Blast from the Past no.15: Alpay
Reviving the Premier League players you forgot existed…
Benito Mussolini. Nick Cotton. Harold Shipman. Darth Vader. George Osborne. Men for whom you could travel the length and breadth of the UK and struggle to find anyone that had something nice to say about them. And one of the few footballers you could add to that list is Alpay.
When the former Aston Villa defender was last seen on British shores, in October 2003, he had reached such a nadir of unpopularity that - had he not left the country of his own accord - it would have not been wholly surprising to see him catapulted across the English Channel by an angry mob of pitchfork-wielding men, women and children.
And yet, just over a year earlier Alpay had been a revered figure, idolised at Villa Park and lauded as one of the world’s best centre-backs. So what went wrong?
The 2000 European Championships were the making of Alpay, who marshalled Turkey’s defence with grace and grit as they reached the quarter-finals. Even his red card against Portugal in the last eight couldn’t remove the gloss from a triumphant tournament. When Aston Villa beat off a host of admirers to buy him from Fenerbahce for £5.6m that summer, it was considered a coup.
As one Villa fan on the Heroes and Villains website recalled, “I remember watching him at the Euros and thinking, "Who is this bloke? He’s brilliant!” A few weeks later we signed him.“
Following a glamorous unveiling alongside David Ginola before an Intertoto Cup match, Alpay slotted seamlessly into the central defensive berth vacated by Ugo Ehiogu to form a successful double act with Olof Mellberg.
"One of the best defensive partnerships I’ve seen. They complemented each other fantastically,” said one Villa fan, while others remember a “cracking defender” who was “absolutely loved” at Villa Park.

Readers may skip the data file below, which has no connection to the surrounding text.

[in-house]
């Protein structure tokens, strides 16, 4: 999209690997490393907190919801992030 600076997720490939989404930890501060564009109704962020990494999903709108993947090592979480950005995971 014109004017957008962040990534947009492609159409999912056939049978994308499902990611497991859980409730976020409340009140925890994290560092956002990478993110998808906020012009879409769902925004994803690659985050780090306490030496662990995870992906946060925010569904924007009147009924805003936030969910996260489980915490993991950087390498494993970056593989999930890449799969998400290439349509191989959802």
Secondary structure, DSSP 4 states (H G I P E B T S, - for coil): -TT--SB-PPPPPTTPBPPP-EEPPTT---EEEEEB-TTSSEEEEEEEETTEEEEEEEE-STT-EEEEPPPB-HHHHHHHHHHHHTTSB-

Nicknamed Alfie, the gregarious Turk even told Villa’s fans what song he wanted them to sing for him, conducting the Holte End in renditions of “Ole Ole Ole Ole, Alpay, Alpay” while he basked in their adulation.
Ask Villa fans what they think about Alpay today, however, and that warmth has been replaced by cold, bitter contempt.
“Egotistical”, “nutter”, “a legend in his own mind” and “he’s dead to me” were among the few publishable assessments of Alpay offered by Villa fans. “He is in my all-time detested Villa players six-a-side team,” added another.
The meltdown of Alpay’s career was triggered, perversely, by its greatest moment. In the 2002 World Cup, Turkey surpassed the world’s expectations and their own wildest dreams to reach the semi-finals, where they were narrowly beaten by eventual winners Brazil. Alpay was selected in FIFA’s team of the tournament, alongside the likes of Ronaldo, Rivaldo and Roberto Carlos. When he returned to a Villa team containing Mark Kinsella, Jlloyd Samuel and Marcus Allback, he seemed unsatisfied with his lot.
Or as one Villa fan put it, “He went to the World Cup, had a good tournament and became Billy Big B*******”.
After Villa refused Alpay’s demand of a 50 per cent pay rise, he made it abundantly clear he felt he had outgrown the Villans and deserved a bigger club, which at the time he considered to be Leeds.